Skip navigation
Image of people building with bricks
<p>A good foundation gets your SharePoint farm off to a good start.</p>

Architecting SharePoint: Building a Solid Foundation for SharePoint Farms

What to do before you design a SharePoint environment

Designing a SharePoint environment involves much more than deciding how many and what types of farms to implement. If you want your SharePoint farms to effectively and efficiently meet your organization's requirements and goals, the SharePoint architecture team needs to build a foundation that will help ensure a successful design. Building the foundation involves:

  • Identifying and planning for risks
  • Building a lab
  • Gathering data
  • Documenting requirements and other important information
  • Reaching consensus

It's important for the team members to actively participate in some or all of these steps. Otherwise, they might not buy into the project, and you'll risk getting significant pushback when it comes to signing off on the project. (For more information about SharePoint architecture teams, see "Architecting SharePoint: How to Create a Team to Design SharePoint Farms.")

Identifying and Planning for Risks

The SharePoint architecture team needs to identify and make contingency plans for the possible organizational, financial, resource, compliance, and technical risks associated with the SharePoint deployment.

For example, SharePoint is essentially a multi-function content-sharing repository. Its value to the organization and its compliance risk are directly related to the repository's content, the audience, and level of access the audience has to the content. If your organization plans to leverage SharePoint's document management functionality, there could be records management implications. Specifically, when compliance is added to the equation, there's a risk of negative exposure for your organization if SharePoint doesn't meet the audit criteria.

The level of risk planning depends on your organization's record of project accomplishment. Specifically, were its last five projects successful? Why were those projects successful or unsuccessful? This conversation must occur with multiple team members to be accurate.

The most effective approach to identifying and dealing with risks is to assemble the stakeholders in a meeting room with a whiteboard. Each stakeholder should identify the risks with which he or she is familiar. For each risk, the stakeholder should write the following on a large sticky note:

  • The name or description of the risk
  • The name of the person who identified the risk
  • Probability of occurrence (high or low)
  • Impact (high or low)
  • How the risk will present itself

After the stakeholders have documented the risks, have them place each risk on the whiteboard (or a wall) for everyone to view. Then review each risk to understand the stakeholder's perspective. Afterward, group the risks that are duplicates, asking the stakeholders' permission to do so. Asking for permission is important, as you're not the judge—you're simply a facilitator of the process.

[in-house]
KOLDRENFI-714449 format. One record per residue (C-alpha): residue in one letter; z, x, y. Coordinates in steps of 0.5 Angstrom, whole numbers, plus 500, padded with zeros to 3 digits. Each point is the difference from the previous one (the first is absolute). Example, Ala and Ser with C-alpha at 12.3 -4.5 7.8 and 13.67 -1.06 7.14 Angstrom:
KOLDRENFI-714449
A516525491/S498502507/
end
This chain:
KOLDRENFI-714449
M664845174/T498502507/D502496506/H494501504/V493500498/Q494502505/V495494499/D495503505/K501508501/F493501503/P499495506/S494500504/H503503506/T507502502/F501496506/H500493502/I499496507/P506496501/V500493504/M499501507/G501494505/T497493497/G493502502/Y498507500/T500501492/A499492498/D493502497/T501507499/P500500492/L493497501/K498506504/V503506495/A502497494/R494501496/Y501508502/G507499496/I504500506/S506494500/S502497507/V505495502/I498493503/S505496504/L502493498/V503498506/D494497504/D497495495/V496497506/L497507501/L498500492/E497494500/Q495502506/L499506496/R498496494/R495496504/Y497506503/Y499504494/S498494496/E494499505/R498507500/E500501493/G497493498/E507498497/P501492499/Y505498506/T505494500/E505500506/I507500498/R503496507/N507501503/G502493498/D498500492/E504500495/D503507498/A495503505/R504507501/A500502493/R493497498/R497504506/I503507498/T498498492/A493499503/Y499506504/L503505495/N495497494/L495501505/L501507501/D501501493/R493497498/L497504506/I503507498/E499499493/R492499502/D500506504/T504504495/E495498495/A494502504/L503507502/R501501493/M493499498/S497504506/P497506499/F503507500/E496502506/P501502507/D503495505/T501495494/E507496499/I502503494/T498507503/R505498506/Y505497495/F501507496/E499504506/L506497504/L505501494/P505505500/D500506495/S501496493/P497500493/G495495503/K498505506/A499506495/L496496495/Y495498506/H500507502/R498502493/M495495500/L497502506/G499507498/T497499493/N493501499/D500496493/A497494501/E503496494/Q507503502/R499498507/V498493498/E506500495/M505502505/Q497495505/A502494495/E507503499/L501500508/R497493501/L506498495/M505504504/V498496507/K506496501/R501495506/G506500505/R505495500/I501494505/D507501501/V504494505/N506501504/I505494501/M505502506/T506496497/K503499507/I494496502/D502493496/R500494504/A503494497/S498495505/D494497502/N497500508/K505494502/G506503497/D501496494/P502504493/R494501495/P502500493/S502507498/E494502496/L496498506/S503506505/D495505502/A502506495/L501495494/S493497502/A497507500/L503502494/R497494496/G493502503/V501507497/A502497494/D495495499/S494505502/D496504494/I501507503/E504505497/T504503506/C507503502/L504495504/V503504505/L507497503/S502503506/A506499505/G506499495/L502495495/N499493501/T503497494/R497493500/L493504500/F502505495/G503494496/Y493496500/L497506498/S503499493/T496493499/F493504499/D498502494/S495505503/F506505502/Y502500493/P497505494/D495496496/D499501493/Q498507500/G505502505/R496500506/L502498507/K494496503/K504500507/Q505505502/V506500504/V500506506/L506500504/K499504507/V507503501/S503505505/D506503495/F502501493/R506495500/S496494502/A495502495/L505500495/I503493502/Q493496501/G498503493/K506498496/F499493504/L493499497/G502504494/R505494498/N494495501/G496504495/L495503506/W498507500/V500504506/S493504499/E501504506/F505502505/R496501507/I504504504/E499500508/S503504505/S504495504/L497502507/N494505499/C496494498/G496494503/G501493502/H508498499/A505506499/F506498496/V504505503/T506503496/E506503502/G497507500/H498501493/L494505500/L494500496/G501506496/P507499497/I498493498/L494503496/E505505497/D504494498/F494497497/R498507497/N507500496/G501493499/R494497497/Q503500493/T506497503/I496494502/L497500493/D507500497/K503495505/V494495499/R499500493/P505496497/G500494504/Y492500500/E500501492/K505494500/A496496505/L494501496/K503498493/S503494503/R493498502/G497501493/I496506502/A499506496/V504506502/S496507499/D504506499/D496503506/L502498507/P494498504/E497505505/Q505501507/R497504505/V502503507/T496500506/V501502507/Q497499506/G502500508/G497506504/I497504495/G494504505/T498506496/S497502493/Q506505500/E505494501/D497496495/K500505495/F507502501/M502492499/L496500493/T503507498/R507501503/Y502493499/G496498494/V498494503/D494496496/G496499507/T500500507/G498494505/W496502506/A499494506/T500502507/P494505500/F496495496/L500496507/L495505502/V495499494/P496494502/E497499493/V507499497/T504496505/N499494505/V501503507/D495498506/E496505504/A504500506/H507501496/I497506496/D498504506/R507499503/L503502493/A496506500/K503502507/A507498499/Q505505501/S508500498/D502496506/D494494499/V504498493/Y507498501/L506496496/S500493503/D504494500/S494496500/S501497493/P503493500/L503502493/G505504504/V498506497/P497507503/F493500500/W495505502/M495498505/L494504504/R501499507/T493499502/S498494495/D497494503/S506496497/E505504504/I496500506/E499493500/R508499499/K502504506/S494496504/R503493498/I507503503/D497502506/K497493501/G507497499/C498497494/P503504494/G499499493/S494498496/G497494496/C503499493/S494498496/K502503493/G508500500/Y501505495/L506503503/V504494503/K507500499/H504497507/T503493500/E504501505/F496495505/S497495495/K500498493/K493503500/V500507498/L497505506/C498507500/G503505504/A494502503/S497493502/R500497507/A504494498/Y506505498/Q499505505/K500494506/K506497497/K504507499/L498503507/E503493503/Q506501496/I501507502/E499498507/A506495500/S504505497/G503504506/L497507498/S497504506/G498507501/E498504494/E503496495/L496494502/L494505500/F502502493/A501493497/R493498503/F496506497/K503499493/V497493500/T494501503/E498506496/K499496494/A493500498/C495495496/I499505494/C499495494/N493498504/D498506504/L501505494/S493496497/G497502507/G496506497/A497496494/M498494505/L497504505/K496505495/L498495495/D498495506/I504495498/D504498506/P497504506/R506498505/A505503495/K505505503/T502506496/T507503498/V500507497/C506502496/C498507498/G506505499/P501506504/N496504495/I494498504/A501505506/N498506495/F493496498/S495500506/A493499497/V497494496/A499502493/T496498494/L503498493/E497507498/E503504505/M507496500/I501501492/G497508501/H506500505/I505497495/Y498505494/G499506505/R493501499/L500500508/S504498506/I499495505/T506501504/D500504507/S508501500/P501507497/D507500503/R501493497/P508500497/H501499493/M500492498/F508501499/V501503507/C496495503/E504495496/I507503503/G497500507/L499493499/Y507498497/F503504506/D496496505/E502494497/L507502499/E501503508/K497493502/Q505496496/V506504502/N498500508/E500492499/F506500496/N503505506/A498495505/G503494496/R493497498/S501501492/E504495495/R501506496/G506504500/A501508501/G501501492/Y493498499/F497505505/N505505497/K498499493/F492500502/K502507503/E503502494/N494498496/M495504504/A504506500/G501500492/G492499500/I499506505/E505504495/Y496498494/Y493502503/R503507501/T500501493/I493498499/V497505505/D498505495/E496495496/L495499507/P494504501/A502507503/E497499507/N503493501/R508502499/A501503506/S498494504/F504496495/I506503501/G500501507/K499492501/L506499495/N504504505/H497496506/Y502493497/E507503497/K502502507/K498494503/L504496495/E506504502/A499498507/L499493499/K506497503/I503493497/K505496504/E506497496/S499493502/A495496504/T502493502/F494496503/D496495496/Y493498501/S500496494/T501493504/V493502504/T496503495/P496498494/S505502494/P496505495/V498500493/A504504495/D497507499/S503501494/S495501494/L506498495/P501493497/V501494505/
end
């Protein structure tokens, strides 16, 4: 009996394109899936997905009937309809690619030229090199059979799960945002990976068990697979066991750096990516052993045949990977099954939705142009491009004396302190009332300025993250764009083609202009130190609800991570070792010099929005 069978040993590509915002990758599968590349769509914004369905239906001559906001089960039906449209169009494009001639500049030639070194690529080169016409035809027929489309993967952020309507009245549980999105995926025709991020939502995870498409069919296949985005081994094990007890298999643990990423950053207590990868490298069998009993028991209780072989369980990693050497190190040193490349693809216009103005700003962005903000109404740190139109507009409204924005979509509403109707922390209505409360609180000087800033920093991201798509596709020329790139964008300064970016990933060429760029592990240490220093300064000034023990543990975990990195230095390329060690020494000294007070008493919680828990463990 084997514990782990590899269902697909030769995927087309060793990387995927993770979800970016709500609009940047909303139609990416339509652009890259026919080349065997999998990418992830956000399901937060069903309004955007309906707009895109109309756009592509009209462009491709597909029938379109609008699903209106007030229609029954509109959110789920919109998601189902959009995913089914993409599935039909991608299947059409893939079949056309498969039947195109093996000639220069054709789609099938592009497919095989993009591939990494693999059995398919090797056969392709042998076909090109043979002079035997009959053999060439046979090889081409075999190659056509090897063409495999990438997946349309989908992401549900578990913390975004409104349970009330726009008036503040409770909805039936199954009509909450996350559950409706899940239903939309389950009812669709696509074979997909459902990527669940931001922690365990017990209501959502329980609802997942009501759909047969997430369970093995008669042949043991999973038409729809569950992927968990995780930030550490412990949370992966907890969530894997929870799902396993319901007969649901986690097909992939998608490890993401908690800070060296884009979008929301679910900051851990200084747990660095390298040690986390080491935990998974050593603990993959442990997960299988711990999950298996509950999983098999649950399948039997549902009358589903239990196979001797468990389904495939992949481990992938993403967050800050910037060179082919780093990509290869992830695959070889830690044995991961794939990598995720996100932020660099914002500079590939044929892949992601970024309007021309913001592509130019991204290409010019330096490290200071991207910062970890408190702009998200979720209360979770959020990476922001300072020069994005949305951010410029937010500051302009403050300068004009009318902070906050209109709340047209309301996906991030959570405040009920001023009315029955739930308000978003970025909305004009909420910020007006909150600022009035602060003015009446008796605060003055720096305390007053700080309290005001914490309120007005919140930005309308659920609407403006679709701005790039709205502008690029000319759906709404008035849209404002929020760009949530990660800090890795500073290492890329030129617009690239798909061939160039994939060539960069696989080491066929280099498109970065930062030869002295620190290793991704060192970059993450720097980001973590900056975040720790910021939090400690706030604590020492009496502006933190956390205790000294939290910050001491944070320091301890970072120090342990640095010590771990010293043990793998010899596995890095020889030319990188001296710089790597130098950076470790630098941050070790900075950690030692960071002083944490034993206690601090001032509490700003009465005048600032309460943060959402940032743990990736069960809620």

Upon completion, you'll have a list of risks that the team agrees on. From there, you can work with the team members to develop a contingency plan for each risk. Note that if you don't have relationships with some of the team members, I highly suggest you develop them. Make this a high priority, as it will help you better understand business operations and increase your value within the organization.

Building a Lab

You'll need a lab for a variety of reasons, including developing, testing, and demonstrating possible solutions to stakeholders. I recommend that you build a virtual farm consisting of five servers so that you're able to experiment with different configurations (validate design decisions) and understand how the components work together.

For example, performing load testing (baselining performance and capacity) will help determine if two web front-end (WFE) servers provide the necessary performance.

Table 1 shows a good starting point for a lab. You'll need to alter it based on what software versions and devices you're using in your organization. If your lab will use virtual machines (VMs), you should take snapshots of them after they're built as a precaution.

Table 1: Components in a SharePoint Lab
Components Running Notes
Two workstations Windows 7
Microsoft Office 2013
Microsoft Internet Explorer 8.0 or later
Google Chrome (latest version)
Mozilla Firefox (latest version)
Apple Safari (latest version)
Microsoft Visual Studio 2012
Time share access
Mobile devices, such as smartphones and tablets Windows Phone 7.5 or later
Apple iOS 5.0 or later
Google Android 4.0 or later
Have a few handy
Two WFE servers Windows Server 2012
SharePoint Server 2013
Load balanced
One Office Online server Windows Server 2012
SharePoint Server 2013
Web versions of Microsoft Word, Excel, PowerPoint, and OneNote
One applications server Windows Server 2012
SharePoint Server 2013
Deploy applications and services you want to demonstrate, such as Microsoft Visio and Business Connectivity Services